Cannabis use and risk of psychotic or affective mental health outcomes: a systematic review

  title={Cannabis use and risk of psychotic or affective mental health outcomes: a systematic review},
  author={Theresa Hm Moore and Stanley Zammit and Anne Lingford-Hughes and Thomas R. E. Barnes and Peter B. Jones and Margaret Burke and Glyn Lewis},
  journal={The Lancet},
Effects of cannabis use on outcomes of psychotic disorders: systematic review
Confidence that most associations reported were specifically due to cannabis is low, and it remains important to establish whether cannabis is harmful, what outcomes are particularly susceptible, and how such effects are mediated.
Does giving up substance use work for patients with psychosis? A systematic meta-analysis
It is suggested that substance use contributes to both the symptoms and the burden of disability experienced by patients with psychosis.
Cannabis Use and the Risk for Psychosis and Affective Disorders
The evidence that heavy use of high-THC/low-CBD types of cannabis increases the risk of psychosis is sufficiently strong to merit public health education and the possibility that CBD may be therapeutically useful.
An overview of systematic reviews on cannabis and psychosis: discussing apparently conflicting results.
It is concluded that there is insufficient knowledge to determine the level of risk associated with cannabis use in relation to psychotic symptoms and that more information is needed on both the risks of cannabis use and the benefits of preventive interventions to support evidence-based approaches.
Meta-analysis of the Association Between the Level of Cannabis Use and Risk of Psychosis.
Current evidence shows that high levels of cannabis use increase the risk of psychotic outcomes and confirms a dose-response relationship between the level of use and the risk for psychosis, and sufficient evidence to justify harm reduction prevention programs.
[Cannabis and mood].
The relationship between cannabis use and mood changes are observed both in the epidemiological research and in the clinical settings.
Cannabis and Psychosis: A Review of the Risk Factors Involved
A significant inverse relationship exists between cannabidiol (CBD) and psychosis: cannabodiol is associated with less psychotic symptoms and manifests antipsychotic properties.
Risk-thresholds for the association between frequency of cannabis use and the development of psychosis: a systematic review and meta-analysis.
Individuals using cannabis frequently are at increased risk of psychosis, with no significant risk associated with less frequent use, which should be refined through further work.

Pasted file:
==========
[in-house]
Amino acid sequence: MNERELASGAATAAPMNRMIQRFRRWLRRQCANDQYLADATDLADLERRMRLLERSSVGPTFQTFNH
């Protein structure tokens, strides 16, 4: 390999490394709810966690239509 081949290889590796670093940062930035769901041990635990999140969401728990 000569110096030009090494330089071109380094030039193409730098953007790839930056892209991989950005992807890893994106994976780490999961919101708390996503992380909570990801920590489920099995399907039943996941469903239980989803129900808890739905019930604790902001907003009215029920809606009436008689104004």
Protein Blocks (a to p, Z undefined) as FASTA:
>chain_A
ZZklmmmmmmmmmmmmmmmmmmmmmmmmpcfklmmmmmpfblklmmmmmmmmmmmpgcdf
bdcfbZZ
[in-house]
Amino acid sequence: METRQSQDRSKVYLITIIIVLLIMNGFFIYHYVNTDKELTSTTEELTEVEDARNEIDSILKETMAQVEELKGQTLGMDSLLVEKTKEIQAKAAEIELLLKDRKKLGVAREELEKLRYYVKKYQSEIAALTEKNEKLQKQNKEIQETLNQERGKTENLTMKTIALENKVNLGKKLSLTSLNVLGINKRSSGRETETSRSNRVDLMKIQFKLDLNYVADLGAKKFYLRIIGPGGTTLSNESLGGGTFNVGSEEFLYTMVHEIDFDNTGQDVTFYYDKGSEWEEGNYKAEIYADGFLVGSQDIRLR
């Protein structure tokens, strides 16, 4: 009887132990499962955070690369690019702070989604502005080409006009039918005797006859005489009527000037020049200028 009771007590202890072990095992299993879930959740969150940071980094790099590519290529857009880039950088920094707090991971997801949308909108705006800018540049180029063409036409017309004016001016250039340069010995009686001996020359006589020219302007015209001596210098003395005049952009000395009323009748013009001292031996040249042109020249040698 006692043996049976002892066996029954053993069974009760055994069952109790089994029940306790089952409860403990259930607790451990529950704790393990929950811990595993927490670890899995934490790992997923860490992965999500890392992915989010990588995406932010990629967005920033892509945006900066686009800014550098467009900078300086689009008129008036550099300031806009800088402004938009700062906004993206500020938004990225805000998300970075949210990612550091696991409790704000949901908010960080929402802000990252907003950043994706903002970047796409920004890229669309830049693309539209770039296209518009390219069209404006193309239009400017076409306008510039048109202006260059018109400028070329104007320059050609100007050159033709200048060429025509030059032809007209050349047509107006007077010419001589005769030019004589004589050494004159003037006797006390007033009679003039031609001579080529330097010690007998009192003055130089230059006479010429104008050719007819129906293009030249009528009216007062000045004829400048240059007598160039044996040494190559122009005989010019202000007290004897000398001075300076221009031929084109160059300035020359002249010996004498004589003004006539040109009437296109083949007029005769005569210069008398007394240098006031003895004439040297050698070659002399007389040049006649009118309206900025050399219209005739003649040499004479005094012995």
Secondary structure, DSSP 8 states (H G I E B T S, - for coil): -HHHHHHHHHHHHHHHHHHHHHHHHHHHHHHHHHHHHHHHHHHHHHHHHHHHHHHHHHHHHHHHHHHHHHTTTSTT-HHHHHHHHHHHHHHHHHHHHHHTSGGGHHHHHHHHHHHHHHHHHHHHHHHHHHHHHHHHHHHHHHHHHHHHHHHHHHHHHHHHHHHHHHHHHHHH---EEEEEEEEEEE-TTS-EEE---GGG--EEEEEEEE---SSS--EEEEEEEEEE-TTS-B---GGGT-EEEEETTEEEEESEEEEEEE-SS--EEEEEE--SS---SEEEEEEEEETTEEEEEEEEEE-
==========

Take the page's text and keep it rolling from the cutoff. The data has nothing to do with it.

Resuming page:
Cannabis as a risk factor for psychosis: systematic review
The available evidence supports the hypothesis that cannabis is an independent risk factor for psychosis and the development of psychotic symptoms, particularly in vulnerable populations, and is likely to have beneficial effects on psychiatric morbidity.
Cannabis use and psychosis: a longitudinal population-based study.
Results confirm previous suggestions that cannabis use increases the risk of both the incidence of psychosis in psychosis-free persons and a poor prognosis for those with an established vulnerability to psychotic disorder.
P.3.a.031 Prospective cohort study of cannabis use, predisposition for psychosis, and psychotic symptoms in young people
Cannabis use moderately increases the risk of psychotic symptoms in young people but has a much stronger effect in those with evidence of predisposition for psychosis.
Causal association between cannabis and psychosis: examination of the evidence
Cases of psychotic disorder could be prevented by discouraging cannabis use among vulnerable youths and research is needed to understand the mechanisms by which cannabis causes psychosis.
Cannabis abuse as a risk factor for depressive symptoms.
  • G. Bovasso
  • Psychology, Medicine
    The American journal of psychiatry
  • 2001
In participants with no baseline depressive symptoms, those with a diagnosis of cannabis abuse at baseline were four times more likely than those with no cannabis abuse diagnosis to have depressive symptoms at the follow-up assessment, after adjusting for age, gender, antisocial symptoms, and other baseline covariates.
Cannabis use in adolescence and risk for adult psychosis: longitudinal prospective study
This is the first prospective longitudinal study of adolescent cannabis use as a risk factor for adult schizophreniform disorder, taking into account childhood psychotic symptoms, and the Dunedin multidisciplinary health and development study has a 96% follow up rate at age 26.
Cannabis dependence and psychotic symptoms in young people
The results show that the development of cannabis dependence is associated with increased rates of psychotic symptoms in young people even when pre-existing symptoms and other background factors are taken into account.
Tests of causal linkages between cannabis use and psychotic symptoms.
The present study suggests that the association between cannabis use and psychotic symptoms is unlikely to be due to confounding factors; and the direction of causality is from cannabis use to psychotic symptoms.
Exploring the association between cannabis use and depression.
Heavy cannabis use and depression are associated and evidence from longitudinal studies suggests that heavy cannabis use may increase depressive symptoms among some users, but it is still too early, however, to rule out the hypothesis that the association is due to common social, family and contextual factors that increase risks of both heavy cannabis Use and depression.